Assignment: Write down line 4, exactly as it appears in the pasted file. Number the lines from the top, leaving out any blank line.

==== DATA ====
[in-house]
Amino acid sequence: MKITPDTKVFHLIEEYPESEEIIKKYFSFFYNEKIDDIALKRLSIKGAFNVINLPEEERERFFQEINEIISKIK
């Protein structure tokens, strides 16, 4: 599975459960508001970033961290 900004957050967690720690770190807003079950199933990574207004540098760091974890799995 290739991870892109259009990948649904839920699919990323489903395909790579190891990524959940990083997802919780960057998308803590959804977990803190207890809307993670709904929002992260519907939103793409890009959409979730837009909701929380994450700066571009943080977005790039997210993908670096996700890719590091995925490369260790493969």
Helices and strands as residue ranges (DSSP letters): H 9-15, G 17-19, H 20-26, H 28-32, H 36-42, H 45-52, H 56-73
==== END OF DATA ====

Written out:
Helices and strands as residue ranges (DSSP letters): H 9-15, G 17-19, H 20-26, H 28-32, H 36-42, H 45-52, H 56-73